Channel Islands Great Exhibition
Although not quite on the same scale as London’s Great Crystal Palace Exhibition of 1851, Jersey’s Great Channel Islands Exhibition 20 years later was of equal importance to the islands.
Agriculture was still the most important sector of the economies of Jersey and Guernsey in 1871 and the centrepiece of the Great Exhibition, which was visited by 30,000 people at the Victoria College showground, was a cattle show, featuring cows from both islands.
The gates of the college grounds opened at 11 am on 28 June as bright sunshine replaced the overnight rain and morning mist. So many people were pressing to get in that many managed to get through the Bagatelle Road entrance without paying.
The College Field staged horse and cattle classes, poultry and dog shows and an exhibition of agricultural implements.
The exhibition was opened at noon by the Lieut-Governor Major General Philip Guy, accompanied by the organisers, the Bailiffs of Jersey and Guernsey, Jurats, Deputies, Constables and Rectors.
The Lieut-Governor then toured the exhibition accompanied by the president of the Royal Jersey Agricultural and Horticultural Society and the exhibition committee president Charles Le Cornu, whose idea the exhibition had been. He had also been instrumental in the launch of the Society’s herdbook five years earlier.
Unfortunately no member of the Royal Family had been able to accept the invitation to attend the event, but it was hailed by everybody as an outstanding success. The official society report was written by the honorary secretary, the Rev William Le Maistre, Rector of St Peter:
- ”During the three weeks the exhibition remained open, it was highly valued, and the opportunity was taken advantage of by 30,000 visitors to see the magnificent show of cattle and the huge assortment of agricultural implements; to look on flowers of the richest hues and tints and emitting the most delicate perfume; to wonder at the variety shown in the canine tribe, and at the beauty of plumage in the birds; to examine the treasures of the land and the dep and to study the works of the old masters and of modern painters and artists; to attempt to unravel the ingenious contrivances of engineering skill or the mysteries of some novel mechanical fabric and appliance; to express their astonishment at the many monuments and proofs of patient toil and curious art; to gaze on curiosities drawn from all the quarters of the globe.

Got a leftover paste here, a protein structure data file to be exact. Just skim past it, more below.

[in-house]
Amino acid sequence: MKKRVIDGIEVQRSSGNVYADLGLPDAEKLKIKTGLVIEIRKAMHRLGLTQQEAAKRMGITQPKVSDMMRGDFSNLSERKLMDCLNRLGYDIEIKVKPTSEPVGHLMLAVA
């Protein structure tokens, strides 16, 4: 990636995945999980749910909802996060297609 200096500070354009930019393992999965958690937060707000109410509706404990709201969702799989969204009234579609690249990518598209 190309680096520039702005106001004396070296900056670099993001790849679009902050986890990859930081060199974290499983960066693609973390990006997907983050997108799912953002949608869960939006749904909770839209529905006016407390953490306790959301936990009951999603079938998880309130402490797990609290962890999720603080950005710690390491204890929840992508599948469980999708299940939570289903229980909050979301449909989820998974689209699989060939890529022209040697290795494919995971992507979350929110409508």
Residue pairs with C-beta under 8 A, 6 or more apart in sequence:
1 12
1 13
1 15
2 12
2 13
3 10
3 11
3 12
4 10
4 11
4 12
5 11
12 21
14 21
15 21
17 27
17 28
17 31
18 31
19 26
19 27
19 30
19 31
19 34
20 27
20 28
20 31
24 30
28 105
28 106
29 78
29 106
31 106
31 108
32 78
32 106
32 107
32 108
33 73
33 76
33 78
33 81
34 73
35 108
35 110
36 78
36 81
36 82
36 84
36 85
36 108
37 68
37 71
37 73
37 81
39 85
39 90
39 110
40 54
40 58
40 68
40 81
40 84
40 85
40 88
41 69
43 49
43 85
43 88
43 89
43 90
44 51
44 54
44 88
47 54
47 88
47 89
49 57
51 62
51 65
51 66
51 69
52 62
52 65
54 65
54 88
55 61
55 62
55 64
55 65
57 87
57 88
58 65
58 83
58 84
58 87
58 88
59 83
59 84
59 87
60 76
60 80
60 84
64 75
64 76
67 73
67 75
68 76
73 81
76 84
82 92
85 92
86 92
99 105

- ”Never were exhibited in this island cattle and stock which excelled those brought together on this occasion. The beauty of the Jerseys and Guernseys left nothing to be wished for. The reputation of these islands’ horned cattle will by this exhibition be extended and made better known on the continent and elsewhere, thus directly tending to increase the wealth and general prosperity of the inhabitants.
- ”In the horticulture departkment upwards of 130 entries were exhibited with great effect. In the dogs and poultry class were contained many birds of rare beauty and excellence. From the gorgeous peacock and proud turkey to the pugnacious bantam and the useful hen, examples might be found of almost every class of domestic fowl, while in that heterogeneous class of rabbits, guinea pigs and other pets and foreign and home birds and bees were to be found numerous specimens sure to please the eye, and satisfy the taste of the most fastidious.
- ”In the loan collection were specimens of the delicate workmanship of China and Japan, comfortable furs and fossils of the North; jewels and gold of Australia and of Peru; and a thousand other things brought to our shores by our enterprising seafaring men who have extended our commerce to the most distant parts.
- ”The crowds of visitors who attended the show rendered the secne most animated. The long rows of cattle, the occupants of the horse shed, the number of implements exhibited, the machinery in motion – all combined to form a scene not to be easily forgotten.”
- Great Exhibition, a further article